PNP Chief wants death penalty for 50 grams of illegal drugs

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Metro Manila (CNN Philippines, July 29) — For Philippine National Police Chief Archie Gamboa, a person caught with 50 grams of illegal drugs should face the death penalty.

He voiced support for President Rodrigo Duterte's call on Congress to pass bills reimposing capital punishment for drug-related crimes, saying such legislation will scare away drug offenders.

"Ang leverage ko ngayon sa PNP when I say high-value target, it should be 50 grams and up. Ang mga users naman sachet-sachet lang 'yan," the chief implementer of the administration's war on drugs said.

[Translation: To be considered a high-value target, you should be caught with at least 50 grams of illegal drugs. Drug users usually only buy drugs by the sachet.]

The Duterte administration's war against narcotics has been criticized by human rights advocates for being anti-poor, with majority of deaths coming from impoverished families.

The PNP Chief's suggestion is in stark contrast to the proposal of Philippine Drug Enforcement Agency Director General Wilkins Villanueva to limit this punishment those arrested with at least one kilogram of narcotics.

Related: PDEA chief favors lethal injection only for 'big-time drug traffickers'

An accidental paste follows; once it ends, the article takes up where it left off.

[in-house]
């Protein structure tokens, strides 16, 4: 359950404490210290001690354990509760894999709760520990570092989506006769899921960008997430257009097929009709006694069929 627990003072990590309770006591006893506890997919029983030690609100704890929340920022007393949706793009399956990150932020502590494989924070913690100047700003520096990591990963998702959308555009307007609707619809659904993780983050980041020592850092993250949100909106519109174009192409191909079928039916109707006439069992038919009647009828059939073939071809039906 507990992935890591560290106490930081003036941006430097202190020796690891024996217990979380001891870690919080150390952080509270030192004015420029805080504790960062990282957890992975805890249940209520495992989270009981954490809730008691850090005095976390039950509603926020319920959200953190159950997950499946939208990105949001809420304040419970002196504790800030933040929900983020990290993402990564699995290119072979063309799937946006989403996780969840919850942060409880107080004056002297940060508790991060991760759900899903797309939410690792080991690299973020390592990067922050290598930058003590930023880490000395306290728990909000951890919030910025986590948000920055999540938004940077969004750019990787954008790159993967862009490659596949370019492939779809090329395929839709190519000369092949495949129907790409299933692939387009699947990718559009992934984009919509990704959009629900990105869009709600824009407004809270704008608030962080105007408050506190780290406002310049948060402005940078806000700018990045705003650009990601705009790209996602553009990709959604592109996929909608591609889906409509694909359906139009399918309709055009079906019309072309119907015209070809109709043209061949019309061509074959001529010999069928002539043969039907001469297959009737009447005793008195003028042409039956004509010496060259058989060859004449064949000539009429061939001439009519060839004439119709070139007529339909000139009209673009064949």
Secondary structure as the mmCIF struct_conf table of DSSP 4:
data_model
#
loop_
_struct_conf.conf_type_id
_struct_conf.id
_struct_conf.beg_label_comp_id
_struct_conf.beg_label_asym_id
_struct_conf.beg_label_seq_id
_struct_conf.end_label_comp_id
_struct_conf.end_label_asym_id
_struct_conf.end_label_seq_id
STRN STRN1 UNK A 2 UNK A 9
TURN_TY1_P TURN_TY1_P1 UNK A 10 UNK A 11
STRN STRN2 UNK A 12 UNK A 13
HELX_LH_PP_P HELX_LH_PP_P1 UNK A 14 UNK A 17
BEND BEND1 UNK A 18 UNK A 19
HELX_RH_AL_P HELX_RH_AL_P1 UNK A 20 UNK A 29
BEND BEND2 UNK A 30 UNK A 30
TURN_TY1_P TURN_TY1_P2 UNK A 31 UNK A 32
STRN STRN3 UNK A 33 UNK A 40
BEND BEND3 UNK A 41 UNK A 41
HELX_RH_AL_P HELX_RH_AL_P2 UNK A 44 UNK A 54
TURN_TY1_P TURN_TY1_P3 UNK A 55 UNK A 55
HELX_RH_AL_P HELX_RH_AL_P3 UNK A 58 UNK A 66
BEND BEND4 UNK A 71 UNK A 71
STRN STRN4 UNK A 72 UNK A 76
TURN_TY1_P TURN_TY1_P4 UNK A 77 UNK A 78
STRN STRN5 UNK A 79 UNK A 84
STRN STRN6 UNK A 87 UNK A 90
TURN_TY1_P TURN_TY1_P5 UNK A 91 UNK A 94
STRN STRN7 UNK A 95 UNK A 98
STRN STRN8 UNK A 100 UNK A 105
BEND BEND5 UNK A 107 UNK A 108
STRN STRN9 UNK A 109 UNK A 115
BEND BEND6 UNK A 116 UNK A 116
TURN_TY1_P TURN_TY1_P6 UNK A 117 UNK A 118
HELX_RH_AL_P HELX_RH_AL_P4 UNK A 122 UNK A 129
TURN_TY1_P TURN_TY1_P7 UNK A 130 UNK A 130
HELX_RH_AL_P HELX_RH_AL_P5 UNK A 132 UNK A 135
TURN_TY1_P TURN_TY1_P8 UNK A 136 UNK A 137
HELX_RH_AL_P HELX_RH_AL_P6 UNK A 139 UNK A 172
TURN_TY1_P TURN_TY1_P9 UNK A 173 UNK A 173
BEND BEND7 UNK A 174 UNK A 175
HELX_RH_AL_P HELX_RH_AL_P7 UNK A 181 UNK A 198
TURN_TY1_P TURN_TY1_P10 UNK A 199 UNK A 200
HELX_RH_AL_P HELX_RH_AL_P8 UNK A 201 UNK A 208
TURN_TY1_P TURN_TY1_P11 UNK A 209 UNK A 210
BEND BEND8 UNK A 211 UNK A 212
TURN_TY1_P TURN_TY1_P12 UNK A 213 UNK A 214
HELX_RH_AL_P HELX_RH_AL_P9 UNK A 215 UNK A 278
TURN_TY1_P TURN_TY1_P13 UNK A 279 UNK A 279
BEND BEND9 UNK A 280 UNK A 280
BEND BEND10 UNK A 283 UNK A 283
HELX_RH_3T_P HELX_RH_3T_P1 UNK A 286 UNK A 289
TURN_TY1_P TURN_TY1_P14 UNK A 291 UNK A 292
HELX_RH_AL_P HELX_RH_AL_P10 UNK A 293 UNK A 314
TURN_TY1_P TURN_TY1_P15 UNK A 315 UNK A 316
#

Senate President Vicente "Tito" Sotto III thumbed down Gamboa's suggestion.

"The present law says 200 grams non bailable, paanong naging 50 grams lang death penalty? If they insist, then forget the bill," he tweeted.

Gamboa said he leaves it up to the Congress to finalize the details.

"We are requesting that this imposition of the death penalty should be enacted into law because the PNP believes that with this kind of imposition there would be a deterrence on crime," he said.

In his second to the last State of the Nation Address on Monday, Duterte pushed for the reimposition of capital punishment, specifying the method of lethal injection, for heinous crimes related to illegal drugs. The President, who has waged a drug war that has left thousands of suspects dead since he came into office in 2016, said executions will help lower crime rates in the country.

Meanwhile, Senator Bato Dela Rosa, an advocate for the reimposition of the capital punishment, said that the country’s drug problem could have been solved long time ago had imprisoned drug lords been put into death row.

“Kahit nasa loob na sila ng bilibid, patuloy pa rin ang kanilang negosyo sa droga, dahil buhay pa sila,” he said during the Senate’s plenary session.

[Translation: Even though they are already imprisoned, their drug deals continue because they are still alive.]

“So kung iyang mga drug lord na 'yan sa loob ng bilibid, kung 'yan ay pinagbibitay natin noon pa, matagal na sanang nawala ang problema natin sa droga,” added Dela Rosa.

[Translation: So if those drug lords inside the prison were already put into death row before, we could have been already free from the drug problem for a very long time.]

Aside from Dela Rosa, Senators Imee Marcos, Bong Revilla, and Manny Pacquiao filed bills reviving death penalty.

The country had abolished the death penalty under the 1987 Constitution. But then President Fidel Ramos reimposed it in 1993 to help in controlling crime. Thirteen years later, President Gloria Macapagal-Arroyo abolished it again in 2006.